If the company changes its registered or records office, or if the directors resign or change their address, the company must e-file other forms with the Corporate Registry. There are fees for most of these filings. As well, each year, every BC company must choose to either appoint an auditor or waive the appointing of an auditor.
Incorporating a federal company
You can incorporate a federal company under the Canada Business Corporations Act. A federally incorporated company has the right to carry on business anywhere in the country and will have its name protected across Canada. But a federal incorporation usually takes more time, and the corporation is often more expensive to operate than a BC company.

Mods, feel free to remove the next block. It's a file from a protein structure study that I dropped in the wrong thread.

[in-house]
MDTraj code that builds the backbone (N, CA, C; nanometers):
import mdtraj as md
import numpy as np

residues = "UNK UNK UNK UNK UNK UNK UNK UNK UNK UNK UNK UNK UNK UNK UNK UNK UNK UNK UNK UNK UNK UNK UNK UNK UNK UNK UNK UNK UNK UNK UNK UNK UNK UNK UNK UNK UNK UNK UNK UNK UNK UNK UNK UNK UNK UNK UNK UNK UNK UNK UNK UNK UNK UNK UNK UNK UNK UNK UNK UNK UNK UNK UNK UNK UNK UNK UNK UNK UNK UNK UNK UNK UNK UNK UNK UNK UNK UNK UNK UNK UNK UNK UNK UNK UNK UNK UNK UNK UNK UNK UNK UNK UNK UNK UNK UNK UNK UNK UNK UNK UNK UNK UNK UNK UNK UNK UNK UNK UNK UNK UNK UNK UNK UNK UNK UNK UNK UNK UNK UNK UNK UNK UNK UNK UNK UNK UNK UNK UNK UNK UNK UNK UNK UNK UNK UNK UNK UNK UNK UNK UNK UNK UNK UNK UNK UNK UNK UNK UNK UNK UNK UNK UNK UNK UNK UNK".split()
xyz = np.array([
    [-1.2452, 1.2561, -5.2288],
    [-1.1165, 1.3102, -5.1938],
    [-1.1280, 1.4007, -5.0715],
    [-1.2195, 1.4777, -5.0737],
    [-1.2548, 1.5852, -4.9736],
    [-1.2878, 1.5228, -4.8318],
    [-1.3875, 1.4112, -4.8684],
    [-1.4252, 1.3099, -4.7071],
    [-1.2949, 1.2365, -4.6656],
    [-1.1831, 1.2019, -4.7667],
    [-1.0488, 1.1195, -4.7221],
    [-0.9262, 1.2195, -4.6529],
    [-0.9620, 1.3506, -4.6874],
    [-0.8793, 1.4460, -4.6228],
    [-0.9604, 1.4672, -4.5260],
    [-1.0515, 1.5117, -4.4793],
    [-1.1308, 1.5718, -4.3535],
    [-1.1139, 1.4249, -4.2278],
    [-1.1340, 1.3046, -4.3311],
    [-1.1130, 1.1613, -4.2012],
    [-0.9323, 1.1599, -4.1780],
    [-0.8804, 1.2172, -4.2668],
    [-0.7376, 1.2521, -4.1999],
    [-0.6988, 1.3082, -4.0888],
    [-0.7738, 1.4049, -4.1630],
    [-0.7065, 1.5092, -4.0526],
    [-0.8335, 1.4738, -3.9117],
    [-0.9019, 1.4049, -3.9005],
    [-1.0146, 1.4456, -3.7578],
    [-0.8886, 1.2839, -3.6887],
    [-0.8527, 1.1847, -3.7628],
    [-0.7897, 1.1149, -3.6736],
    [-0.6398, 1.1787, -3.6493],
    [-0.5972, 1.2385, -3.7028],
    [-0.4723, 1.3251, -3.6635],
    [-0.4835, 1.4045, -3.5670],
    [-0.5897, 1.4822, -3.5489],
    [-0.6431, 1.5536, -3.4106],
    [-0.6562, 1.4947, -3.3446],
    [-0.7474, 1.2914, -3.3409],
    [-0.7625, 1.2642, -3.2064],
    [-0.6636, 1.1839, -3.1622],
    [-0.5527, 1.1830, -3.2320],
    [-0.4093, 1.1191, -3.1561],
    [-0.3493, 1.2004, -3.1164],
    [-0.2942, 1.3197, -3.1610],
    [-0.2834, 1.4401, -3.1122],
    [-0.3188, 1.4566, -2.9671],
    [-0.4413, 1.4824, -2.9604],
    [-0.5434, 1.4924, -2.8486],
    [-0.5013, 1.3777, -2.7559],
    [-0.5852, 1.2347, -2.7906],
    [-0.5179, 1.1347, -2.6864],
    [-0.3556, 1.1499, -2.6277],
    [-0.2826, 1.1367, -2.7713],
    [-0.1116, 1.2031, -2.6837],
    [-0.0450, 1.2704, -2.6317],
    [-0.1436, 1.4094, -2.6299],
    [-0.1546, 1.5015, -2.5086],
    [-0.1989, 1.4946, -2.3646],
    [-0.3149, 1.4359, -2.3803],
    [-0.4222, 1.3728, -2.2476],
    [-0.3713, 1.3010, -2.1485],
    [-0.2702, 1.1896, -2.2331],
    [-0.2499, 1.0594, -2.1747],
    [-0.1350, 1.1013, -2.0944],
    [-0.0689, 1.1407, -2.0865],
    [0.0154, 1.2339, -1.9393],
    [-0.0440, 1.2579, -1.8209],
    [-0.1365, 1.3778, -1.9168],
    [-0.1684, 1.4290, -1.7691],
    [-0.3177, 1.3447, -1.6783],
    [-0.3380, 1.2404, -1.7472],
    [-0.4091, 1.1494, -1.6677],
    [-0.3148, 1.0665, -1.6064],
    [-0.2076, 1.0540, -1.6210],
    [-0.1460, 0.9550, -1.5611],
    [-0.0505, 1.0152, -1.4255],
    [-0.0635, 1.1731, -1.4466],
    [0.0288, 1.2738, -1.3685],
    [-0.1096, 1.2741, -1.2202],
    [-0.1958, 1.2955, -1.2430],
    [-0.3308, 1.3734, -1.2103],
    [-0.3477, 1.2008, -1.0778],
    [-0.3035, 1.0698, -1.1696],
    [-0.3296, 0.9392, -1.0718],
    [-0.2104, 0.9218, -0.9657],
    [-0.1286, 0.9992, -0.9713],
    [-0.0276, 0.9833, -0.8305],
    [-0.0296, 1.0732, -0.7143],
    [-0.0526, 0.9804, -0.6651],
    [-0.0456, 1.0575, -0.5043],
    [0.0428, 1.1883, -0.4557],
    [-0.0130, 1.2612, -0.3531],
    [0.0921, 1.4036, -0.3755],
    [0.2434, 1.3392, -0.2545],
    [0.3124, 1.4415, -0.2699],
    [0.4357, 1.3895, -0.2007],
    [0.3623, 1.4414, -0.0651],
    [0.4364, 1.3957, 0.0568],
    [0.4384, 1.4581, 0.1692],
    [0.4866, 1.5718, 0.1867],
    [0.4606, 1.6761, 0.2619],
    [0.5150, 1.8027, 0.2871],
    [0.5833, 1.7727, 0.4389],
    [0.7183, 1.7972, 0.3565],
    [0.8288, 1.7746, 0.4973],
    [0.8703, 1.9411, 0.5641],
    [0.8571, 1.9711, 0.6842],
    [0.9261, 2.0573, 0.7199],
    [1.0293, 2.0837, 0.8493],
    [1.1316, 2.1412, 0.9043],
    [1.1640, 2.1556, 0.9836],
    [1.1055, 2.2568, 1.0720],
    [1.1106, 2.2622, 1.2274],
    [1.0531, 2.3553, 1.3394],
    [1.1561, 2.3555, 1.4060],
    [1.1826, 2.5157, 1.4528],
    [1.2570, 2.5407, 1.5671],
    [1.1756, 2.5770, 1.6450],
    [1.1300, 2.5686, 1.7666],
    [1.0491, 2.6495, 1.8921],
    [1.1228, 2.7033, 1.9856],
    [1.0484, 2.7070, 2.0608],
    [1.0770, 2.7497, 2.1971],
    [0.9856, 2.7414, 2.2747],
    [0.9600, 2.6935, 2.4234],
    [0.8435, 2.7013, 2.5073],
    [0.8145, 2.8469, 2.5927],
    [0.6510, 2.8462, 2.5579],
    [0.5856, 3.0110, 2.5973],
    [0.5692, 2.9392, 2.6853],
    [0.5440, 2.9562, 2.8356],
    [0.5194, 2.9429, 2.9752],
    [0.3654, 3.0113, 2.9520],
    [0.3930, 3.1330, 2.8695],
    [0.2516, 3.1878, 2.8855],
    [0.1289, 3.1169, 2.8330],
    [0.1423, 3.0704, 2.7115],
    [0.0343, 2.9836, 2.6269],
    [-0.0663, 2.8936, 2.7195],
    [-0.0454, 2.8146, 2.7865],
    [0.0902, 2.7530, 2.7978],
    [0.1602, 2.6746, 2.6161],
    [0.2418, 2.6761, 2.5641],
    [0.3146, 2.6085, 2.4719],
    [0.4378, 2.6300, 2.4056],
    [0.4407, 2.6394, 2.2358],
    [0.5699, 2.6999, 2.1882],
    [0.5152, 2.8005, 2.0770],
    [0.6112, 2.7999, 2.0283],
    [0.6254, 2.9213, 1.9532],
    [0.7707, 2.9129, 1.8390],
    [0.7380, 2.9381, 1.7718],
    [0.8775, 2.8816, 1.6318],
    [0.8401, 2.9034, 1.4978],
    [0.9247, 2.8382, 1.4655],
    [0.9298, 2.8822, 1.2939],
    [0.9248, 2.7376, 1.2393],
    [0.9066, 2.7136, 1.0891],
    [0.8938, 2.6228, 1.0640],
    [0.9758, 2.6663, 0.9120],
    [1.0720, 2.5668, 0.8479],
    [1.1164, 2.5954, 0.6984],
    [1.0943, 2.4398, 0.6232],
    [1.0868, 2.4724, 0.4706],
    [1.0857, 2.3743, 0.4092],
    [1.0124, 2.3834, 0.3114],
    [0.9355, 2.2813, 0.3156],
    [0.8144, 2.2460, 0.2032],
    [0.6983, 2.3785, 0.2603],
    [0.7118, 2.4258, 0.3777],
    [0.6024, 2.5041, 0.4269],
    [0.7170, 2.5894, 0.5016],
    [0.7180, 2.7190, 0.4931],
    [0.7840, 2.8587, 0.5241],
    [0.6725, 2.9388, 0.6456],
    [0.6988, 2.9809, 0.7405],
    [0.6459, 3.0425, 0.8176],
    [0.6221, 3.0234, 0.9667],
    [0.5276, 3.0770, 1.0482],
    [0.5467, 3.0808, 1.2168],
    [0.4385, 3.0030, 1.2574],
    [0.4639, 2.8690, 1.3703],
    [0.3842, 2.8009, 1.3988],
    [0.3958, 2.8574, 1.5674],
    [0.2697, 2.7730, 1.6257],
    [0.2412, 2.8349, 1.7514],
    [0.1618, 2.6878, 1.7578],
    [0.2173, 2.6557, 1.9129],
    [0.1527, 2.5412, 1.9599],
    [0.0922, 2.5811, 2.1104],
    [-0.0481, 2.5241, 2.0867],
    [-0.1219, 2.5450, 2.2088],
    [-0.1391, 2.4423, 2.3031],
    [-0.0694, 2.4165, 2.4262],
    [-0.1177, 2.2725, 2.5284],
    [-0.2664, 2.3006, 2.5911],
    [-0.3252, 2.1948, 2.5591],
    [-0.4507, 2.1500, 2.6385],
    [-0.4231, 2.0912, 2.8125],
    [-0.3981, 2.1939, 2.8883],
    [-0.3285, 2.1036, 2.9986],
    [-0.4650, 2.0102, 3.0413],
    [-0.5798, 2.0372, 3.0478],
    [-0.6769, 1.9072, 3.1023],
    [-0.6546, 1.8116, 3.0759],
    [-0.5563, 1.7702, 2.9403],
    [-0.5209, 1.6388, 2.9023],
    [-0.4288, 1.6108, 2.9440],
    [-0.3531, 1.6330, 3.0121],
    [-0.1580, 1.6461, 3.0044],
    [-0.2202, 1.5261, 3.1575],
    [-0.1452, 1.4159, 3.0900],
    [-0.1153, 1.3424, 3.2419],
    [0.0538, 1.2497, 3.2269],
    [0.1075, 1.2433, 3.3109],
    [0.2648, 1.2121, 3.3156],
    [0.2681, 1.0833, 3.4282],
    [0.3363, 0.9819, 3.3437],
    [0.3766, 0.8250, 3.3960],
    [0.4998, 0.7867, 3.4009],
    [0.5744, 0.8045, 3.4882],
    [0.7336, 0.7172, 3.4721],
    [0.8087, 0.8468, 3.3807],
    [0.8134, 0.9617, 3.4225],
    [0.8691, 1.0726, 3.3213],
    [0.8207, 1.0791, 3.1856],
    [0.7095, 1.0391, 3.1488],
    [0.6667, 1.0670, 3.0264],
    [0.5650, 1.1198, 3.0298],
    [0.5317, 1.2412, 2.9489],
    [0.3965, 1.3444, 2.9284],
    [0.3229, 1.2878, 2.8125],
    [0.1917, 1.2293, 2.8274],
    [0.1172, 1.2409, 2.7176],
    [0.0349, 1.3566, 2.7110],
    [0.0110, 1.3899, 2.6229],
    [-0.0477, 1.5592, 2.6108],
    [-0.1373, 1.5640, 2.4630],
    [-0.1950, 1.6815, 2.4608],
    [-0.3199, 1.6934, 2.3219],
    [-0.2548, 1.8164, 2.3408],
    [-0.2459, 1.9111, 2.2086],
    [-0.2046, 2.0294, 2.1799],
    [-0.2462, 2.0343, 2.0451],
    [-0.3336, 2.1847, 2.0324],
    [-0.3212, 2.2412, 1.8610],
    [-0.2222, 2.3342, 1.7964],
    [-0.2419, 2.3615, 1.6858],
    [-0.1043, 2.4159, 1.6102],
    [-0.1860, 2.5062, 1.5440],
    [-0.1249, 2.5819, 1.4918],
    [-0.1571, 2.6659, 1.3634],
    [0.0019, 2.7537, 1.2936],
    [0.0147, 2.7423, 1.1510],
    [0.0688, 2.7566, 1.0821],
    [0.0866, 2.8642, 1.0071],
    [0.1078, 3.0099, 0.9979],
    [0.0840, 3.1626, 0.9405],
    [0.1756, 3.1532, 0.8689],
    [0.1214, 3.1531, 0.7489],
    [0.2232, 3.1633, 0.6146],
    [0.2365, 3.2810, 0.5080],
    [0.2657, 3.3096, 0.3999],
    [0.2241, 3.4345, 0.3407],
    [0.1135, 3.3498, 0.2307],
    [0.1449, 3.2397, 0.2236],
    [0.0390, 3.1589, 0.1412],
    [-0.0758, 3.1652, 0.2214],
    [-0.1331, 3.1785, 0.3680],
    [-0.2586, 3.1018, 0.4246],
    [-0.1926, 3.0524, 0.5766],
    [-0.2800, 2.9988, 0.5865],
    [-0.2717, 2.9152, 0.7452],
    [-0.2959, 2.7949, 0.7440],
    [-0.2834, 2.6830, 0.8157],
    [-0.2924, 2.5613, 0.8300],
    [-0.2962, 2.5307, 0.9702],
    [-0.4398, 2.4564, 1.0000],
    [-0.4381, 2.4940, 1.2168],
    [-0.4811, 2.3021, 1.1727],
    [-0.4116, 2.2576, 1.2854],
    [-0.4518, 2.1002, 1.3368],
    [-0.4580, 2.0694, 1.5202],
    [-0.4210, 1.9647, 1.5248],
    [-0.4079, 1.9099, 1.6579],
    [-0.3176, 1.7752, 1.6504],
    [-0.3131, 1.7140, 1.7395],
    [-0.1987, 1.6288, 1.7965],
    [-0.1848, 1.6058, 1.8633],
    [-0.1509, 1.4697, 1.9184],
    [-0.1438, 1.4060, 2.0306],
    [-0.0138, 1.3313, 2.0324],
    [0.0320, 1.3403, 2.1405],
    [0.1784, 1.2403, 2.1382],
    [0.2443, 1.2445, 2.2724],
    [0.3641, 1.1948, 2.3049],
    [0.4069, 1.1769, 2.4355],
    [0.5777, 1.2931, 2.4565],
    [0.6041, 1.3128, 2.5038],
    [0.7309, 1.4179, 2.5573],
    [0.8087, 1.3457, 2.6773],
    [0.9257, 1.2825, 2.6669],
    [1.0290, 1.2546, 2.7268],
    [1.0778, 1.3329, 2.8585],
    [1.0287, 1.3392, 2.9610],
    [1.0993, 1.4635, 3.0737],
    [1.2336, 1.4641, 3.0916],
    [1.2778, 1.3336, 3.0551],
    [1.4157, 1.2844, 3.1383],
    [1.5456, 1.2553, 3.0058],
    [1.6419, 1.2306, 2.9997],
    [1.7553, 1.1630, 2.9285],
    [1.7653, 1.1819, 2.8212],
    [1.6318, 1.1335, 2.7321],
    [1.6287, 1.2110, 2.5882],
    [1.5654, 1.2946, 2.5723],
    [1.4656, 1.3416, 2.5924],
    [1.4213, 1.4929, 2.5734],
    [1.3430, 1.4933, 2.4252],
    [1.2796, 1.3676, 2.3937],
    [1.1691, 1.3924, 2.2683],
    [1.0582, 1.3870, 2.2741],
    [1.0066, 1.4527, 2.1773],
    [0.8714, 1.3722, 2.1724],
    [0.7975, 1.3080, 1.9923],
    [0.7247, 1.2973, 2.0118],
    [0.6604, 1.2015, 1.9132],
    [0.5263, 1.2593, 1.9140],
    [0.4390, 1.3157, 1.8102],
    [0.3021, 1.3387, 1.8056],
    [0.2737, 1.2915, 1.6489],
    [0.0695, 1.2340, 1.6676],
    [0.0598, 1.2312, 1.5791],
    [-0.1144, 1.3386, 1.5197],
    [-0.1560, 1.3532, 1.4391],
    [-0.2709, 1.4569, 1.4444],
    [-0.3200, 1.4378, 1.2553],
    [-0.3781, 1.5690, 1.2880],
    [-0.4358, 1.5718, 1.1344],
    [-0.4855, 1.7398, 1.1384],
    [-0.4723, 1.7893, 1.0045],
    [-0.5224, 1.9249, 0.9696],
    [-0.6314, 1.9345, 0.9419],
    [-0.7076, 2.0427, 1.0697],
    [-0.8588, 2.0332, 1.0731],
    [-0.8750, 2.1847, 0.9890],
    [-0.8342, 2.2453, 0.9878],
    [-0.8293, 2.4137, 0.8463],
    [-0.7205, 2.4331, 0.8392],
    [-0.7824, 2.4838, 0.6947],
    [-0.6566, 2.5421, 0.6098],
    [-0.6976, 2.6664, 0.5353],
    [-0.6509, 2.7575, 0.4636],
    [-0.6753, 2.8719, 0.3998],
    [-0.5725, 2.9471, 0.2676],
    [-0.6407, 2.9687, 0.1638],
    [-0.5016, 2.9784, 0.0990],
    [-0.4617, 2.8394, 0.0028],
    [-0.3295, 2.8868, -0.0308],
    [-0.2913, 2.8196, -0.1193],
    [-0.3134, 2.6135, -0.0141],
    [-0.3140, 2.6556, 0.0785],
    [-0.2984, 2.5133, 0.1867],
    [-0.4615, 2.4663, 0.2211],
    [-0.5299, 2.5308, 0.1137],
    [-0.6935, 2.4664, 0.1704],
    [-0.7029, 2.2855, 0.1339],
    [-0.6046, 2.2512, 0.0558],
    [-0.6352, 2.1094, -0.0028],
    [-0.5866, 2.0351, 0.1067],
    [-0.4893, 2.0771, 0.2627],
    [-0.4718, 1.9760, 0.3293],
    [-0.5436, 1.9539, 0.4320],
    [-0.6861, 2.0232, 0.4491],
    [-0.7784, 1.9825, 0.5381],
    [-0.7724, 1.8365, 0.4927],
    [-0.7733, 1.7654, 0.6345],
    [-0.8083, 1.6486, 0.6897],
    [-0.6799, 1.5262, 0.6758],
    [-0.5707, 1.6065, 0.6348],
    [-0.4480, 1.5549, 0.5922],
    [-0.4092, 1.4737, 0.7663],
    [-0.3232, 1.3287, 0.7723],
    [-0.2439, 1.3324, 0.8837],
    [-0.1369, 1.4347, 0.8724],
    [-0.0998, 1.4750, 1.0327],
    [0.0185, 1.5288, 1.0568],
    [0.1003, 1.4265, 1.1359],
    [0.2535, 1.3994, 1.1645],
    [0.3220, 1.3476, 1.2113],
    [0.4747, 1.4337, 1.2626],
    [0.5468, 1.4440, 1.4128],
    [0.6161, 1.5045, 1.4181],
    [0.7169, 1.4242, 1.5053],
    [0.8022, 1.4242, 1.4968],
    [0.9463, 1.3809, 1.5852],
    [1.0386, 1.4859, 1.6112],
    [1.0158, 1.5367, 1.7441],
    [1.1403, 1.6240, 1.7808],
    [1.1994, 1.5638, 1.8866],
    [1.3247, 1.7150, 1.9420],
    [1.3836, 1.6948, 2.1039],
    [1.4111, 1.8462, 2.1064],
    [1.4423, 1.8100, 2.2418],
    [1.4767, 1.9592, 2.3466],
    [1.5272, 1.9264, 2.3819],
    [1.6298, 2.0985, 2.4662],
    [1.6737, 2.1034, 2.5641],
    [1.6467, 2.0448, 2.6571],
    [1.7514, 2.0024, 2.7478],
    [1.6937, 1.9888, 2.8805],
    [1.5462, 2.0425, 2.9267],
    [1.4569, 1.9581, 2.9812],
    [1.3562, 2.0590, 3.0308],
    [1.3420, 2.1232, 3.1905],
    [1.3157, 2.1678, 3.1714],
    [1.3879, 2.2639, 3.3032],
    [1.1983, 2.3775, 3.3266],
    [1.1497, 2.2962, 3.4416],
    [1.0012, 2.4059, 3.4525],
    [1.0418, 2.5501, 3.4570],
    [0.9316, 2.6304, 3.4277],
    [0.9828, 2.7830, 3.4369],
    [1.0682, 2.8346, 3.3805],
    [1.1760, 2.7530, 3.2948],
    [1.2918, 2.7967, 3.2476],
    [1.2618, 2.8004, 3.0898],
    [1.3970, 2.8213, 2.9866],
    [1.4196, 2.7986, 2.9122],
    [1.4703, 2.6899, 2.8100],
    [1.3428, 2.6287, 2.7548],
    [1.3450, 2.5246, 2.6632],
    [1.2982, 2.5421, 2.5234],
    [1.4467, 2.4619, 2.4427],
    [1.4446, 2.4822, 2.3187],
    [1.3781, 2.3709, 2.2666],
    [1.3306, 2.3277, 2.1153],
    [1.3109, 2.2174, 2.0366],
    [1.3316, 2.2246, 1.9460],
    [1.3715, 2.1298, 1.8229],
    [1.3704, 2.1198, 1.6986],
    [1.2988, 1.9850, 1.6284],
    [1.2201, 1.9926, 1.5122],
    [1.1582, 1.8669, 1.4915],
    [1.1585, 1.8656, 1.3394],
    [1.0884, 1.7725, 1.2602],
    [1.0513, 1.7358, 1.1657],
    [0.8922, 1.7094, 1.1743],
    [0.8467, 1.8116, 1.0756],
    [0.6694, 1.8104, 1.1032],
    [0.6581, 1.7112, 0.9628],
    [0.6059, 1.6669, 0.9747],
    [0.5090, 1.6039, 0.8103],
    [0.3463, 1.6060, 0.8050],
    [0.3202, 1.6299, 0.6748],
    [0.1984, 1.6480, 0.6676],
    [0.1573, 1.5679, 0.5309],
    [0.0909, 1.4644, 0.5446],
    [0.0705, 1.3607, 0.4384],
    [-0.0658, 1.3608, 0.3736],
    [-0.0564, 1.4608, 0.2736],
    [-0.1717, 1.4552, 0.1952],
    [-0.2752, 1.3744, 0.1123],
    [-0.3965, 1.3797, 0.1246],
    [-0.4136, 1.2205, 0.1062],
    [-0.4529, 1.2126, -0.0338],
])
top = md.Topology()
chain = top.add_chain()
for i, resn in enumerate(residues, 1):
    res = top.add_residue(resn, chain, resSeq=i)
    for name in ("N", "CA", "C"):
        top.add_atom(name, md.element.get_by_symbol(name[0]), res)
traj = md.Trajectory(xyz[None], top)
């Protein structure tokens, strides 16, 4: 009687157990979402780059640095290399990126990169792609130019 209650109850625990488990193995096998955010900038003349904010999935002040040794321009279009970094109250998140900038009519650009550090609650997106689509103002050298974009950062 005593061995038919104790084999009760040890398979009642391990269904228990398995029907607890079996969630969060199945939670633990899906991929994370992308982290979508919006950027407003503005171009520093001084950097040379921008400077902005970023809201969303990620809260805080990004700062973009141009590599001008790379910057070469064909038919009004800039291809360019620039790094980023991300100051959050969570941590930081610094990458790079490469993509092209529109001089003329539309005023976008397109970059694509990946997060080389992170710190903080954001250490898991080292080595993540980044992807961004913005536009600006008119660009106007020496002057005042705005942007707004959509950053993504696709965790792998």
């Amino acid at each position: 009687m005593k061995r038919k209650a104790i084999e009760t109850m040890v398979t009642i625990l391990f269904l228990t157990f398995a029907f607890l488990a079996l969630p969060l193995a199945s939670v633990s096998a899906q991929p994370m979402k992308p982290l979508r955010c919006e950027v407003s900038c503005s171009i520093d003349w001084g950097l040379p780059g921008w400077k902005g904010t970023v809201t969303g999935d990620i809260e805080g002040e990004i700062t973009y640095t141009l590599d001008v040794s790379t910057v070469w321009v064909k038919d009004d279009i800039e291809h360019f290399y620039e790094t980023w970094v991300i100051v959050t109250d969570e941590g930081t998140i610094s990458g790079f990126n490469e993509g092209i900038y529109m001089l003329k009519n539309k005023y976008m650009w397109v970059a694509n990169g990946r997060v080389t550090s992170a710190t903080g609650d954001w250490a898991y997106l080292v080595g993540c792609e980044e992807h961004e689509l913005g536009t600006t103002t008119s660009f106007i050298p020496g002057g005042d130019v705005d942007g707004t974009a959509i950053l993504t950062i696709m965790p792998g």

BC companies can carry on business in other provinces
A private BC company can do this if it registers itself extra-provincially in those provinces. But unlike a federally incorporated company, an extra-provincially registered BC company may have its application to register its name in another province refused by the Registrar of that other province.
Protecting your company’s brand
- Check the Corporate Registry website.
- Small Business BC has information on incorporating a company and free guides. Call 604.775.5525 in Vancouver or 1.800.667.2272 elsewhere in BC.
- Check your local library, bookstore and Chamber of Commerce for other books and resources on incorporating a company.
[updated July 2018]
The above was last reviewed for accuracy by Oliver Hamilton and edited by John Blois.